June in the Orchard

20 June 2014
Written by Kath Irvine | Images by Kath Irvine
Print Email

Such wonderful synchronicity, as the vegie patch slows down we need to spend some time with our fruit trees.

Release the base of your trees (mine are still knee high in grass that wont stop growing!) and mulch them. You really don’t need to put your back out (and disturb the animal kingdom) by digging the grass out. Chop it back with whatever method makes your heart sing. Lay cardboard or newspaper and cover with the cut grass. If you live in Kapiti go visit the beautiful MOA Community Orchard in Jeep Rd for a model of how your fruit trees should be looking at this time of year.

The last of the copper sprays should be going on as the late stonefruit loose their leaves. Do this only if you need.

Deciduous fruit tree/ cane and vine fruit planting time is upon us. I hope in all the excitement of new trees you have made a plan. Matched up your pollinators, chosen your spot with care, and here’s a thought – make sure it’s a fruit you will use! When planning your spacings add an extra metre to each deciduous tree for working room. This way you can prune, pick, spray without getting scalped (you’ll thank me in 4 years time.) As for those crazy vines/ canes – how are you going to support them? Well is my hope.

Spend some time in your orchard doing a pre prune ponder. Picture the shape of all your trees after pruning. This will result in a far better prune than if you were to head out and thoughtlessly chop. Please banish that dreadful word hack from your vocabulary. Imagine a hairdresser saying let me have a hack at it… oh you break my heart.

My pruning workshop is coming up on June 21 for those of you that need a shot of confidence in order to make those cuts. Click here for more information.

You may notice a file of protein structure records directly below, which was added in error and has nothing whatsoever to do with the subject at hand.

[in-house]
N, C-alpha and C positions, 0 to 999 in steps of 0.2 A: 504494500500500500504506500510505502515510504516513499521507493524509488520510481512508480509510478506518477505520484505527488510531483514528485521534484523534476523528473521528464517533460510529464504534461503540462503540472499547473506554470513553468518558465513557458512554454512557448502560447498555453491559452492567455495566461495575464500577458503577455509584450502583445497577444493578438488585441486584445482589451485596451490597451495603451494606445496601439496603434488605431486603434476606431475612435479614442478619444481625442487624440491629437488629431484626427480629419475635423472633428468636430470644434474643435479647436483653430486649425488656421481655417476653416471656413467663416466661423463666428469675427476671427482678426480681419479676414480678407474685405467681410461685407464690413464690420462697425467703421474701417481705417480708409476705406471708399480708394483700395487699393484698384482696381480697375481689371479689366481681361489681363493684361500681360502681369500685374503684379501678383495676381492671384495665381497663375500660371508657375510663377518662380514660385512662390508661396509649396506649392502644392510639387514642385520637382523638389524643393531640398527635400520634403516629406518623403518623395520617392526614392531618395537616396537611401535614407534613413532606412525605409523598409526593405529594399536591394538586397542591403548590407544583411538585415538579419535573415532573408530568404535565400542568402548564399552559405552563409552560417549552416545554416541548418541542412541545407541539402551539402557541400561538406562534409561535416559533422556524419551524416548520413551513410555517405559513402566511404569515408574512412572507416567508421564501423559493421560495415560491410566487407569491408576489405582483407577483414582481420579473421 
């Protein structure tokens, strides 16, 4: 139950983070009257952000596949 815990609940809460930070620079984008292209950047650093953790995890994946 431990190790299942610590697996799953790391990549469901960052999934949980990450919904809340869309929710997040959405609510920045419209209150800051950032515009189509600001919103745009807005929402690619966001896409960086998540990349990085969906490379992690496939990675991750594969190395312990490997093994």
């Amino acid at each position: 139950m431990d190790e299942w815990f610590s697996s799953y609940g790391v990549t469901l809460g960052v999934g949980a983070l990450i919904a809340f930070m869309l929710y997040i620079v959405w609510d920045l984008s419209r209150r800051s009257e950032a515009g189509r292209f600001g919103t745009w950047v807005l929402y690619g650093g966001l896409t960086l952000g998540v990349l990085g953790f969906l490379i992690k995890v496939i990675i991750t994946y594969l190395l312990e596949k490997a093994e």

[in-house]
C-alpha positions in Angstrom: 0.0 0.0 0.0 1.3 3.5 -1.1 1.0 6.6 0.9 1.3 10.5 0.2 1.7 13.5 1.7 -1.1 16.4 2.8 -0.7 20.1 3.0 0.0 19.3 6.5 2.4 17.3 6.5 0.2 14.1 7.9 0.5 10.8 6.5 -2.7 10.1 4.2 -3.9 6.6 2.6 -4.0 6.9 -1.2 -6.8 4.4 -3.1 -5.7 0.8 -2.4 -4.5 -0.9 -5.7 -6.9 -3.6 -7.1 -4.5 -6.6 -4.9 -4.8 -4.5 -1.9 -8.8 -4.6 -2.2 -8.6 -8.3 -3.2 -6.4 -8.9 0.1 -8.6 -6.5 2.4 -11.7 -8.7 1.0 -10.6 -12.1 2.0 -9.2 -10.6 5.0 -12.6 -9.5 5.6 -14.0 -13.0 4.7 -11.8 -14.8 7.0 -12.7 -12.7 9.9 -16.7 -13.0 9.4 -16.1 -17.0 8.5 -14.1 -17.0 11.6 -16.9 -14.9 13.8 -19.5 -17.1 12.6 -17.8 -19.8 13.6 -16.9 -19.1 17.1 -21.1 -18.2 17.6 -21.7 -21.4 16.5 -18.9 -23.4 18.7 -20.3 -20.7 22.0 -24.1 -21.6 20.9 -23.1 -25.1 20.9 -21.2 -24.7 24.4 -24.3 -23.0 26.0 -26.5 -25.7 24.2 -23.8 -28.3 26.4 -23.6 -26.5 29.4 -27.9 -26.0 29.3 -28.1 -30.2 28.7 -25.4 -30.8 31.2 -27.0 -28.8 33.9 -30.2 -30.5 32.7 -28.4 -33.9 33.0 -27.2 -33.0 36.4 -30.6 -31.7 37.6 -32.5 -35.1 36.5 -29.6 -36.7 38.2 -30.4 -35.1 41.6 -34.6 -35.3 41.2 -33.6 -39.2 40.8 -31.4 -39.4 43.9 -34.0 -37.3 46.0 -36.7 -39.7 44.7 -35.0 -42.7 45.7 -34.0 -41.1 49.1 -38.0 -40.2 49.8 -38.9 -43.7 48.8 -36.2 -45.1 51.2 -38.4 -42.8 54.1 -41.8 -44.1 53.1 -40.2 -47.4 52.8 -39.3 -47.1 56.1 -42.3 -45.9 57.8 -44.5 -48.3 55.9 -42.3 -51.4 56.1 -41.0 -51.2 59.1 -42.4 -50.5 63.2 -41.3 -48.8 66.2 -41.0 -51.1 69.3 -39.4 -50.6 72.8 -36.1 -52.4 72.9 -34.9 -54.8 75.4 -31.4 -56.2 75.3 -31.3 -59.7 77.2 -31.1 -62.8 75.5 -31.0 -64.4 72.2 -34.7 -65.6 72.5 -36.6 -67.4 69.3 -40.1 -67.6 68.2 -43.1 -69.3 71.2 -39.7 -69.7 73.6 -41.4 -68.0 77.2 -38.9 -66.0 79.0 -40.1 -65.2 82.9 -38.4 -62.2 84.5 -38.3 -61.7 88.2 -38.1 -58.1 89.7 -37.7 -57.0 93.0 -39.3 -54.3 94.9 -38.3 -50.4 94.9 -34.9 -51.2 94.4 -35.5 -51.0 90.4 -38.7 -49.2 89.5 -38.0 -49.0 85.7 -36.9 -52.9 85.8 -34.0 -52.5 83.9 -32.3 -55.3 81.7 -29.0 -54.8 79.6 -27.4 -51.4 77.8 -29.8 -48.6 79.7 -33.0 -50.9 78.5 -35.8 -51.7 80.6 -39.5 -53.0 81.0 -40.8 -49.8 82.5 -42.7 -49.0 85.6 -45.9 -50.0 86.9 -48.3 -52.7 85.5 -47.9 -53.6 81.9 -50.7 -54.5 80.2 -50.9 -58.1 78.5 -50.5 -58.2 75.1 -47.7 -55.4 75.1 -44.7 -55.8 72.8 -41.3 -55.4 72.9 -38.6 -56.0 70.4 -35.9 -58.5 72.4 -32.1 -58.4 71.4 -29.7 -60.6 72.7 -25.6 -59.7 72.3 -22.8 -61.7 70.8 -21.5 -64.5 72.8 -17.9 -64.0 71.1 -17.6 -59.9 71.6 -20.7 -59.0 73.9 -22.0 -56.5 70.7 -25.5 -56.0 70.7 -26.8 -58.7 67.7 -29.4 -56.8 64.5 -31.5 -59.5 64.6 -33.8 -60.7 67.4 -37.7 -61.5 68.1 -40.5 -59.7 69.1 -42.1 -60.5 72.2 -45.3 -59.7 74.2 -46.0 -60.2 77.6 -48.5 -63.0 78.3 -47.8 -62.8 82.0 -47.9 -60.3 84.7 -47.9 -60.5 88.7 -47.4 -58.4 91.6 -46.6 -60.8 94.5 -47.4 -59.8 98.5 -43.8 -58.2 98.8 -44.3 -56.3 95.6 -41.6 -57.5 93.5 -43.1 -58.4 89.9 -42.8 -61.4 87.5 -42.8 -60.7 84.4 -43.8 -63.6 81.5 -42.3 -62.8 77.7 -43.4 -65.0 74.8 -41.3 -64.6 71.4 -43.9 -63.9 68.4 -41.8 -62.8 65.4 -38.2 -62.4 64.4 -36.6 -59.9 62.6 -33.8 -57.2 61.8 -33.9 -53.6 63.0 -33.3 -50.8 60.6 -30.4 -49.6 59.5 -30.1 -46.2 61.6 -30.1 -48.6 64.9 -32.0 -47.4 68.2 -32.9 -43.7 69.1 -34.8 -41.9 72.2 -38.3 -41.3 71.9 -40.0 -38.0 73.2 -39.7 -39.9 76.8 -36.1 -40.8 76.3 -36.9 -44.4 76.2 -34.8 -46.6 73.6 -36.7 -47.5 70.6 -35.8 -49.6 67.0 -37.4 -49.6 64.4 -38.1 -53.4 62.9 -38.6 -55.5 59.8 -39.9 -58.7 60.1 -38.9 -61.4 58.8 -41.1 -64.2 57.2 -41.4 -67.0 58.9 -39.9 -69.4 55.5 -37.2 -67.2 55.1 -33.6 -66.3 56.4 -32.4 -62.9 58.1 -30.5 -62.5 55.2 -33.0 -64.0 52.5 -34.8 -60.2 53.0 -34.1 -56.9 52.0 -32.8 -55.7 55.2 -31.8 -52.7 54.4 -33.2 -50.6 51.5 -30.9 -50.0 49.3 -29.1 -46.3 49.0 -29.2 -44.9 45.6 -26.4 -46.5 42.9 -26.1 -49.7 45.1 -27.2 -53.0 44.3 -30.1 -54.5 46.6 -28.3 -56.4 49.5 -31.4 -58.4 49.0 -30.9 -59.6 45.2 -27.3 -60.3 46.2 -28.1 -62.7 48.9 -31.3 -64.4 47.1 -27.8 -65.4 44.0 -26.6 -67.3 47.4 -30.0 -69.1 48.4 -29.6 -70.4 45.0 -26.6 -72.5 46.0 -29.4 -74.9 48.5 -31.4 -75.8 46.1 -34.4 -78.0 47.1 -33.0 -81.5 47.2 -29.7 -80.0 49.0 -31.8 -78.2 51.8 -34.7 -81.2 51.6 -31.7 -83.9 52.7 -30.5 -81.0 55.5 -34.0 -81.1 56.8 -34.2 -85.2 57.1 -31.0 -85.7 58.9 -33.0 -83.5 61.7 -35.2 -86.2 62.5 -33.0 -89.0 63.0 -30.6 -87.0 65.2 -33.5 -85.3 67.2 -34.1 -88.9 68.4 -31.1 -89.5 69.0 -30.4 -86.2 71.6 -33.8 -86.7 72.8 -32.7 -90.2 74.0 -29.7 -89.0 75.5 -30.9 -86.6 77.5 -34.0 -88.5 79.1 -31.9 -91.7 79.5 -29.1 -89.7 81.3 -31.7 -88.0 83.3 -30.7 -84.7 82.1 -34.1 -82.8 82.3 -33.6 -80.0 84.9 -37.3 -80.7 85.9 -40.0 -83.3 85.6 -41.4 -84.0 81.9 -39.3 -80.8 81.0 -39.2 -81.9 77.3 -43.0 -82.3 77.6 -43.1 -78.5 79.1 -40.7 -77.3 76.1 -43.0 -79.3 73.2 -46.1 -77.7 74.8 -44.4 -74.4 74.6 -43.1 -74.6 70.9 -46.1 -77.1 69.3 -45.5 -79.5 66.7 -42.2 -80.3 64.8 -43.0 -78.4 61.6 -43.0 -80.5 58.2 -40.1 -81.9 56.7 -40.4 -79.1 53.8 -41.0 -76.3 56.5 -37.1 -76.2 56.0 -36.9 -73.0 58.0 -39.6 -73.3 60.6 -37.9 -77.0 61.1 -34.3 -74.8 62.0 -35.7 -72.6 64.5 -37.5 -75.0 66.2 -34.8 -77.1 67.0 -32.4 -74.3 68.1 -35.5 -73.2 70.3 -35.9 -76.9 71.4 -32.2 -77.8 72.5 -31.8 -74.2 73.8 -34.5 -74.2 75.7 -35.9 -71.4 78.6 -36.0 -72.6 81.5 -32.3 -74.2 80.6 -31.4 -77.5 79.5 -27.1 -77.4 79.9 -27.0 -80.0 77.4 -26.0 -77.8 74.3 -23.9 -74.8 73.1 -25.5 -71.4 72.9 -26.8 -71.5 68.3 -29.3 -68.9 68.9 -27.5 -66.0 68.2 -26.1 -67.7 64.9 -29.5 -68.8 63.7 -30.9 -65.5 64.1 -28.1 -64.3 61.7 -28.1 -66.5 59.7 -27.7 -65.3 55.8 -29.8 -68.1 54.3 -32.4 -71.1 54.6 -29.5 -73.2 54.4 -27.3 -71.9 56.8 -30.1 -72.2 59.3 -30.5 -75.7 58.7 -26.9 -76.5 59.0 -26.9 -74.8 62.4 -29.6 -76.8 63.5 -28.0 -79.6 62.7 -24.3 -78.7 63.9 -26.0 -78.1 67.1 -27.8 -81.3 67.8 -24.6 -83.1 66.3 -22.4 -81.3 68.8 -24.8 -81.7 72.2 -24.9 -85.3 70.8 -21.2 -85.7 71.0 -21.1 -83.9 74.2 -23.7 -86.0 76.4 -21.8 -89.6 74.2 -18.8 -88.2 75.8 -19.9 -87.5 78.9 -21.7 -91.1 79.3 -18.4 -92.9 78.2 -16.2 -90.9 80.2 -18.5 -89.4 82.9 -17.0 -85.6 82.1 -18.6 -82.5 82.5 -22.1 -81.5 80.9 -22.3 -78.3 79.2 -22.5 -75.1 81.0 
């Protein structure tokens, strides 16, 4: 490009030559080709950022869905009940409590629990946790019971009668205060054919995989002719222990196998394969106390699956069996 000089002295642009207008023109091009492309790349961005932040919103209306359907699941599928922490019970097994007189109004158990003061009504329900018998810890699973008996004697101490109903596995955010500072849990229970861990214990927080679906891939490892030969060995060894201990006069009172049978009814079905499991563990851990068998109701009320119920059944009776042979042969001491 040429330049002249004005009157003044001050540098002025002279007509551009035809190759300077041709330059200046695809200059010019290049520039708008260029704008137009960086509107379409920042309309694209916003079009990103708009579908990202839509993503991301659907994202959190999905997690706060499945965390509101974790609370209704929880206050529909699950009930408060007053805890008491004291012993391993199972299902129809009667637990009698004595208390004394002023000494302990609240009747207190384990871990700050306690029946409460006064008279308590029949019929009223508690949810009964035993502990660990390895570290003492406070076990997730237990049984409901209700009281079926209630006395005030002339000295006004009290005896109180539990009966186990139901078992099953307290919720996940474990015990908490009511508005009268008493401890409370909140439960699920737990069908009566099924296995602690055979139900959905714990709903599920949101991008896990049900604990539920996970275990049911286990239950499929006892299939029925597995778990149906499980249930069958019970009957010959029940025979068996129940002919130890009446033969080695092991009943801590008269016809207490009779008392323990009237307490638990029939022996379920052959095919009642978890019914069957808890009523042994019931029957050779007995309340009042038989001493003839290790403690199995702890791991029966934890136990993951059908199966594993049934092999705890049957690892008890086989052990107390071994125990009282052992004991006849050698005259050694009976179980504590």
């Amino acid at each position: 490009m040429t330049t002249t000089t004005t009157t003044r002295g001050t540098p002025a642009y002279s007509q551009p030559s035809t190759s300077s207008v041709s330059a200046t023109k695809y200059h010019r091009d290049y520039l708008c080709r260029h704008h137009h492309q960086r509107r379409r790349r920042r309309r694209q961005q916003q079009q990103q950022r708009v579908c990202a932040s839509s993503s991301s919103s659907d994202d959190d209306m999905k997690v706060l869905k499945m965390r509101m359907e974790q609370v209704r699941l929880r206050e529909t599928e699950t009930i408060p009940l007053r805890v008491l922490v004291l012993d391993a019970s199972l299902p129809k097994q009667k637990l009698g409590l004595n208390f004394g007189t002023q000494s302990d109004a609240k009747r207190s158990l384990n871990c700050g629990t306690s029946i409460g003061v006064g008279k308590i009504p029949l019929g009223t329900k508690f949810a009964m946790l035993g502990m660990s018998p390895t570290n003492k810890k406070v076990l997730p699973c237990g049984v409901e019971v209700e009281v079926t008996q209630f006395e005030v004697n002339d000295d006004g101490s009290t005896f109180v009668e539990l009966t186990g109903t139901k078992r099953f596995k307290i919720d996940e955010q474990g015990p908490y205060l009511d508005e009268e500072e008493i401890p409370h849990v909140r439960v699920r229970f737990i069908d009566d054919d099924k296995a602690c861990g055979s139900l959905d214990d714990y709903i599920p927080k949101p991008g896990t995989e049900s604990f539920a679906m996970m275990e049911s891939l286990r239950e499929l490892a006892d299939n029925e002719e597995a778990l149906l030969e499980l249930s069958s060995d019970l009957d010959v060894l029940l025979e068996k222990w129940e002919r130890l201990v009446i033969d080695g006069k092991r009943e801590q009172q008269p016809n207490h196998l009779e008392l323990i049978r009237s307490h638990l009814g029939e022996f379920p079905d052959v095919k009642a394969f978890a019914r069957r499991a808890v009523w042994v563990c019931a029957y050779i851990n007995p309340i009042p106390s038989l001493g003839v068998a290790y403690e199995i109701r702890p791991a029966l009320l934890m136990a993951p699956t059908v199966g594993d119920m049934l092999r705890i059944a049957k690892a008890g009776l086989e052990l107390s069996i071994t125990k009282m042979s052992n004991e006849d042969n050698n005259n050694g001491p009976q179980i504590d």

Have you caught up with the food forest trend?

  • Bouquet: it brings to the fore some very smart gardening principals. Simply put, it means to make like a forest and create a perennial food garden that’s resilient to climate extremes and is low input.
  • Brickbat: Trends have a way of running off like a two-year-old – all action and no thought. Many food forest models are Australian, and their climate is of course, nothing like ours. Where they need shade we need light, where they need moisture we need airflow. Those of you copying this jungle model in the lower North Island will be doomed to failure and this makes me sad, because my goal is that all your food growing efforts are a raging success.

Food forest principals are smart, and in fact many of you already have a food forest, but you humbly call it your garden. Abundant, integrated, permaculture inspired gardens = food forest! Look local for your inspiration, there are foresty food advocates all over NZ.

As with anything, there are many styles out there, some more wild than others. Shop around, and please don’t get seduced by delusions of a self maintaining food garden… efficient I get, but self maintaining – really? Can fruit trees be highly productive without care over the long term? We all know where self maintained blackberry ends up!

Self maintaining must surely be the dream of non gardeners. If the gardens looked after themselves what would us gardeners do? (Where would Matt send me when I was grumpy?) Besides, whats wrong with a bit of care,  a bit of physical work? I think, perhaps (you lazy self maintainers) a flax is more your style.

In the Vegie Patch  |  In the Kitchen